direction, from just inferior to the PSIS to the greater trochanter of the femur. Next, perform a
series of strokes along the superior and lateral edges of the ischial tuberosity, on the obdurator
internus. Lift the tissues in a circular motion while scooping laterally to medially and following the
contour of the bone.
Release of soft tissue attachments to the Sacrum50
To release the inferior fibers of the erector group, stand next to the client’s hip, angled toward their
feet. Place the supporting hand on the ilium and the working hand just medial to the PSIS at the
superior sacrum. Using supported-thumb stripping, perform a series of small scooping strokes at a
slightly inferior angle, from just next to the PSIS and moving medially. Move inferiorly and apply
another series of strokes, lateral to medial, in one-inch segments until reaching the sacral apex. Next,
turn to a 45° headward stance and repeat the previous stroke pattern but with a slightly superior
angle, perpendicular to the previous series. Again, work to the sacral apex. Finally, in the same
headward position, place a supporting hand on the ilium while the working hand performs short,
back-and-forth strokes at random angles over the sacroiliac ligaments. With each stroke, use the
supporting hand to rock the client in short oscillations that match the length of the strokes.
Ramsey, et al.
Hertling, 238.
48 Hendrickson, 109-110.
49 Ibid., 110.
50 Ibid., 118.
Sacral Ligament Release
In this last release, a modification of a technique used by Ida Rolf, the client lays prone. This may be
more difficult for some clients than a side-lying position because it disallows their line of sight with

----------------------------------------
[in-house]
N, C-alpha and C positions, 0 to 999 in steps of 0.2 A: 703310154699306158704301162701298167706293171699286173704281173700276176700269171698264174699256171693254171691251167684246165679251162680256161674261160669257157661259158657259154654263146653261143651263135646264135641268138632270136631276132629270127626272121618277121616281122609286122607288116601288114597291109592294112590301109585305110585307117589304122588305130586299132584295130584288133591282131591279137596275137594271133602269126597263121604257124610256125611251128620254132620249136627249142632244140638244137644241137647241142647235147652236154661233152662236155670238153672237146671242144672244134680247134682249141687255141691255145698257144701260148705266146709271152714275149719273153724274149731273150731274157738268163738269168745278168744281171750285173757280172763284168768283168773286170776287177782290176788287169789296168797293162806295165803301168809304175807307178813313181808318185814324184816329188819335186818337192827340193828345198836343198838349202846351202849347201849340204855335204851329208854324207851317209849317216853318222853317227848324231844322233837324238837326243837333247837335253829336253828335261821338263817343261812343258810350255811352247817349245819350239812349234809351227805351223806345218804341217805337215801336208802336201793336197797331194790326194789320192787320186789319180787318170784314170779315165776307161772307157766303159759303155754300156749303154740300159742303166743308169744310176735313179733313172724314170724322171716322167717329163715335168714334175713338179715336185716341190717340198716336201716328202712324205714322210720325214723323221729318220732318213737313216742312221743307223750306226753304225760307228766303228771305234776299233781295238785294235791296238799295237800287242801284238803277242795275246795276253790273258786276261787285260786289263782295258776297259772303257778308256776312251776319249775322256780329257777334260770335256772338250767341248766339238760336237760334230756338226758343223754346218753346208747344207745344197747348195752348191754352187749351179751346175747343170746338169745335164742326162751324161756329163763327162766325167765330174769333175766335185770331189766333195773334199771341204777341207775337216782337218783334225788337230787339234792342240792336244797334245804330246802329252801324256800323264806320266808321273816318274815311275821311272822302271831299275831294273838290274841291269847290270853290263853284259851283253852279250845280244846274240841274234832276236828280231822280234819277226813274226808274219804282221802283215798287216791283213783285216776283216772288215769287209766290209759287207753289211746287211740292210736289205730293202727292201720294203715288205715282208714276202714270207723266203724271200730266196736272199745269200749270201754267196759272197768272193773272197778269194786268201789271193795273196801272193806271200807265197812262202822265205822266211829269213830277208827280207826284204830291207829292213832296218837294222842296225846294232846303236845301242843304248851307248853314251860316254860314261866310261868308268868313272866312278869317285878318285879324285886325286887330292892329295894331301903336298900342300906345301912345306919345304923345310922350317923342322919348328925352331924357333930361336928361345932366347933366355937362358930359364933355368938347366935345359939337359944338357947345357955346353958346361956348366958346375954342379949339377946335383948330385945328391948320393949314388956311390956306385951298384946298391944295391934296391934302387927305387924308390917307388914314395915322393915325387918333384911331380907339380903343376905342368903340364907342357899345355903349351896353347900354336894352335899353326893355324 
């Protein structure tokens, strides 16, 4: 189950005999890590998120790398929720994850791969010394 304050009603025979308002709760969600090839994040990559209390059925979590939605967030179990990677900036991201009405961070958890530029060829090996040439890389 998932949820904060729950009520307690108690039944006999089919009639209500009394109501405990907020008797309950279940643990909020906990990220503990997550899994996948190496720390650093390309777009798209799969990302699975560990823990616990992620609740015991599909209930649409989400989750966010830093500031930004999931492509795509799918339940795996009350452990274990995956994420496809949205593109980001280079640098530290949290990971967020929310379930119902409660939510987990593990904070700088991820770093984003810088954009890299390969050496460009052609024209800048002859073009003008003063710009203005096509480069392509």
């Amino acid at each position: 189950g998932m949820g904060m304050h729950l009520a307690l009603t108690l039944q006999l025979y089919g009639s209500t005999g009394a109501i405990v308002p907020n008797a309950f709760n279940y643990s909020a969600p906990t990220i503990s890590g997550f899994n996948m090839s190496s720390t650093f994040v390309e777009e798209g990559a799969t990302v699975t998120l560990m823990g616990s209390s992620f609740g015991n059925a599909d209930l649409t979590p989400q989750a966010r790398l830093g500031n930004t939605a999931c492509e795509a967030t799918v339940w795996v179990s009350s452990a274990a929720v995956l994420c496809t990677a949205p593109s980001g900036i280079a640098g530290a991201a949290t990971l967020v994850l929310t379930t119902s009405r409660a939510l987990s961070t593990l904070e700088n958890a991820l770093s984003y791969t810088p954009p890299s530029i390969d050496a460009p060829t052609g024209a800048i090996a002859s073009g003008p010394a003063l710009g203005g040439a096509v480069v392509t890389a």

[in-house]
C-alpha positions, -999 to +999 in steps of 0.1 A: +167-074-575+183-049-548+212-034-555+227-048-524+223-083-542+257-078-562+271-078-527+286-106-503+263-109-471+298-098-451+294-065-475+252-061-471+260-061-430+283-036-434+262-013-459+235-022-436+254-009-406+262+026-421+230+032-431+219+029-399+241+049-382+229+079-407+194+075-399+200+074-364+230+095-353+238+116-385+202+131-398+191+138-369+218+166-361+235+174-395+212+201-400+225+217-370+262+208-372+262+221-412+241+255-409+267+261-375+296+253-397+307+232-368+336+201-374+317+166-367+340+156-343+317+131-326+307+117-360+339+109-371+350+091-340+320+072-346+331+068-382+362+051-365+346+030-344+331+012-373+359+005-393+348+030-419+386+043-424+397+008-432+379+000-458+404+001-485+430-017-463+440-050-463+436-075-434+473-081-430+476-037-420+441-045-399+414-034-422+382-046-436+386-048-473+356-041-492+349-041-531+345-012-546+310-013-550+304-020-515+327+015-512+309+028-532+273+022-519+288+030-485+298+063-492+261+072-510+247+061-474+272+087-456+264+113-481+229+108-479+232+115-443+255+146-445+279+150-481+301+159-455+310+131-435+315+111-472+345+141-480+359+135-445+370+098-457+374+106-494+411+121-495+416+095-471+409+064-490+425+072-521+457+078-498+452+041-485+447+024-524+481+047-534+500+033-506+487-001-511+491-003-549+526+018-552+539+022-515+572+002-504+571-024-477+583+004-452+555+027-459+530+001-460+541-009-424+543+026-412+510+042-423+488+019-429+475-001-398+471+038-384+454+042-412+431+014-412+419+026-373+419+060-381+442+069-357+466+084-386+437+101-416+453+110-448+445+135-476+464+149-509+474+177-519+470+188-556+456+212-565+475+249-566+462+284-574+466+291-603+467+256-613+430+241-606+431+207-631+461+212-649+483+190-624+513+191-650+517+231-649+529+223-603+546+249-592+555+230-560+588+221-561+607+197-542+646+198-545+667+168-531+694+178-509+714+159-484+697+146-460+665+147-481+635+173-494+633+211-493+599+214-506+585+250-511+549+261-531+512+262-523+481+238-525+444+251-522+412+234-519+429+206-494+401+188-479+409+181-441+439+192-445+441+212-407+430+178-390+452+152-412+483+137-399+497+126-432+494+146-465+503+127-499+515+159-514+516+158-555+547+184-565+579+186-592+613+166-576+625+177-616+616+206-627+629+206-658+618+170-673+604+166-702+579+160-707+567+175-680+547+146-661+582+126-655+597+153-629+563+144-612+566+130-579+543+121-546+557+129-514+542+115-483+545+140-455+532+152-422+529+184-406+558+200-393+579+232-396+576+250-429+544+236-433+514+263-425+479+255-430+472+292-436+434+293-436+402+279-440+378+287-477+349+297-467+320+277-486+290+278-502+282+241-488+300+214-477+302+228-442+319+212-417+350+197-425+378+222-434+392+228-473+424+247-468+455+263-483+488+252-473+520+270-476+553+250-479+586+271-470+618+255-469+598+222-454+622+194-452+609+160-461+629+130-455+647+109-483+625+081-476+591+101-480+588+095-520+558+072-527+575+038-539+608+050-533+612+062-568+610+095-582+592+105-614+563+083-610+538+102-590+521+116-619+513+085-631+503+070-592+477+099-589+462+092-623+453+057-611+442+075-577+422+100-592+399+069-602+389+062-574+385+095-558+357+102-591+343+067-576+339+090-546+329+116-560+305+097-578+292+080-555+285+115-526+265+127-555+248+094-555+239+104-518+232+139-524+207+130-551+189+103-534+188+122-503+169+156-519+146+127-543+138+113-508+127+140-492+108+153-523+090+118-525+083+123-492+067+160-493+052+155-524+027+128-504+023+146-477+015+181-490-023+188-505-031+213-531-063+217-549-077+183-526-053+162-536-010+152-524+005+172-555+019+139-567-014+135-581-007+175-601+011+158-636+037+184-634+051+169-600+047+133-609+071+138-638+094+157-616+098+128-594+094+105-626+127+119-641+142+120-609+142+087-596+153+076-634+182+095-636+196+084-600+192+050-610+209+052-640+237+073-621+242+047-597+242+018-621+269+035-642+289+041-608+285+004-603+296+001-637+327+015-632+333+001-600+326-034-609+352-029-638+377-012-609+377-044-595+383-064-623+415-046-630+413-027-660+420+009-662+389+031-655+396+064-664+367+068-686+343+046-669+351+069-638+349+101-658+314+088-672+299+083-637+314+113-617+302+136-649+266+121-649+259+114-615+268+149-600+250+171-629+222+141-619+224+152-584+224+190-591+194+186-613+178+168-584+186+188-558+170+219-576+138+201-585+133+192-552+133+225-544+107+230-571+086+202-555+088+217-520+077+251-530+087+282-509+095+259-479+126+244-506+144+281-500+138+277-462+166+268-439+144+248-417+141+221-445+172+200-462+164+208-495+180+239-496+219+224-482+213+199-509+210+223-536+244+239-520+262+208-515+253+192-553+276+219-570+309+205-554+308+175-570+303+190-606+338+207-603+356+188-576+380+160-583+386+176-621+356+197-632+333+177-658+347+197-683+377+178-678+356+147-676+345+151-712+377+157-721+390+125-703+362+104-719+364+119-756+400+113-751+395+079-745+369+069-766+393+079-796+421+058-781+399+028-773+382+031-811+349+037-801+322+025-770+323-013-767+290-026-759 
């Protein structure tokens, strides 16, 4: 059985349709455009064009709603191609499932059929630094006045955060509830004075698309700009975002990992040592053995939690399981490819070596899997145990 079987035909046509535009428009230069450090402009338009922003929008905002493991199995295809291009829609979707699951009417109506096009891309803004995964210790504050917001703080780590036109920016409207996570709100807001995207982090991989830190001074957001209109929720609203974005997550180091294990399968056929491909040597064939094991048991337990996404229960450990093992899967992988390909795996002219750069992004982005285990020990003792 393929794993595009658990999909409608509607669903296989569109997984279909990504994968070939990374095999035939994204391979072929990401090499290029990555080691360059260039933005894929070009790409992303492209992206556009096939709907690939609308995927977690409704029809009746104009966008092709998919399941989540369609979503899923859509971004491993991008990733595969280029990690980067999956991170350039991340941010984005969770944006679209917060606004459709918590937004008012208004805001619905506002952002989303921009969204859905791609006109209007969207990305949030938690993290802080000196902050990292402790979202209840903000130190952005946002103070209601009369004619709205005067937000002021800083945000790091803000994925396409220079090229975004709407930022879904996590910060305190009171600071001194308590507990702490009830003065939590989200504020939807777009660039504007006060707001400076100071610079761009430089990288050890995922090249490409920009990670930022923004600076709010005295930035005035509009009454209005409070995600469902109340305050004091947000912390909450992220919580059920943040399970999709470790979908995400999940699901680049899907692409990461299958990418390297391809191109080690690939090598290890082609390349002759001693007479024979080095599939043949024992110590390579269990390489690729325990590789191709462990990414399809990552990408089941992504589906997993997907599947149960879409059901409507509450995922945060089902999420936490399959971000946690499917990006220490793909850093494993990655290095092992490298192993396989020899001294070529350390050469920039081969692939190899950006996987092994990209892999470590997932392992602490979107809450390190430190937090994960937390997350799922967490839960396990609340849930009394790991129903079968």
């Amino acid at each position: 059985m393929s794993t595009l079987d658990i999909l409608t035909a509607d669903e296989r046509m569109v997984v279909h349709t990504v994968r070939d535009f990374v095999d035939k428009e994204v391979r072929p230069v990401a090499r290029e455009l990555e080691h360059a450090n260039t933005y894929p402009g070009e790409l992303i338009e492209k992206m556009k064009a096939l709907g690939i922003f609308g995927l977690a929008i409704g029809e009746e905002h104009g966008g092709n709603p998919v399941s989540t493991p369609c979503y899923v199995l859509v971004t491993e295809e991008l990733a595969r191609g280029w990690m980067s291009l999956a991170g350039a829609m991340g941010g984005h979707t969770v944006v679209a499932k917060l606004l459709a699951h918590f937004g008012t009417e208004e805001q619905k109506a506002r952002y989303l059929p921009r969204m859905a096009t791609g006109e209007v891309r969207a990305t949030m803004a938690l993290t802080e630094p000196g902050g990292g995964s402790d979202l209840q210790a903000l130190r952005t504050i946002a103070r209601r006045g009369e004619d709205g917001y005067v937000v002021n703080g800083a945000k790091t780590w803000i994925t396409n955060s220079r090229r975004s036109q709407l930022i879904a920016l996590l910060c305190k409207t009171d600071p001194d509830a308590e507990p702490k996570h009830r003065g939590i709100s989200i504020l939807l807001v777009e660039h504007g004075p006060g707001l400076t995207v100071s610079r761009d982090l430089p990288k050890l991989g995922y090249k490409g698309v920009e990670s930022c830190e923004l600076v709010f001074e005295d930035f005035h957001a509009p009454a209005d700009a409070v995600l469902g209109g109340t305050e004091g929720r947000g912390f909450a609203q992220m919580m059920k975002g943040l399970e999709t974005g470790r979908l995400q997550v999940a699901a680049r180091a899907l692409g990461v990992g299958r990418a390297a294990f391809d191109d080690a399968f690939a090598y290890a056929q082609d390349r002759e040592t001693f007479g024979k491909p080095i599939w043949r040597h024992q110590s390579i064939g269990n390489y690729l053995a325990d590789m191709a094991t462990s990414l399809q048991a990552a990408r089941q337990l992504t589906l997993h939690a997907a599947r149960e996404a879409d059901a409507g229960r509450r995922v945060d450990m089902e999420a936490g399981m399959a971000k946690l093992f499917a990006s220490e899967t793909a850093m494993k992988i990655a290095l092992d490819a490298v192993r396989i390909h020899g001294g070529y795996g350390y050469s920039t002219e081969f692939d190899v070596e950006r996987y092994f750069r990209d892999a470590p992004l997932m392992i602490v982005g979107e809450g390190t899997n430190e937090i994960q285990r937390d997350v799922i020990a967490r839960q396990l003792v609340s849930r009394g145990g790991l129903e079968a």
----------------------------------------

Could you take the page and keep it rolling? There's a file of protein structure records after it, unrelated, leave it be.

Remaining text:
the therapist. Keep this in mind for clients with a strong emotional component to their coccydynia.
The therapist stands on the opposite side of the table and reaches across to release pelvic ligaments.
First, find the opposite side ischial tuberosity and slide the footward thumb up and under its
attachments, toward the inferior border of the sacrum. Then, with the other thumb, brace the top of
the sacrum, applying sustained pressure at both sites to create upward pressure and release
ligaments. Follow this with two minutes of light-to-moderate frictioning to promote collagen
formation in weak ligaments.51
Though treatment for coccydynia can logically start with focus on the structures highlighted here, it is
crucial to be mindful of distal factors related to coccyx pain. The continuity of fascia in the pelvis with
the lower limbs, especially the hamstrings, and with the thoracolumbar aponeurosis and muscles that
attach to it, means that tensions at the coccyx may span from far and wide. By checking-in diligently
with a client, customizing treatment to what is proving effectual, and understanding the realities of
these extensive fascial connections, a therapist can work deductively to unwind the body and release
tensions that culminate in coccydynia.
Self-care treatments for clients should be multi-faceted to include relaxation skills along with methods
for stretching and strengthening. For acute pain, clients can be directed to a coccyx pillow which
transfers weight to the ischial tuberosities. For clients with poor posture, self-treatment should have
the long-term goal not only of pain relief but also of corrected posture. This is achieved largely
through muscular exercises, but can be encouraged with lumbar bolsters that create proper lordosis
and combat the posterior rotation that results in slumped posture. Lumbar extension exercises to
strengthen the erectors coupled with stretching of the abdominals, hamstrings, and adductor magnus
can help to “re-train” the body so that it is less prone to pull naturally into posterior pelvic rotation.52
Relaxation techniques can simply consist of guided breath exercises that encourage abdominal
breathing. Because so many people breathe into their upper chest, educating clients to pull their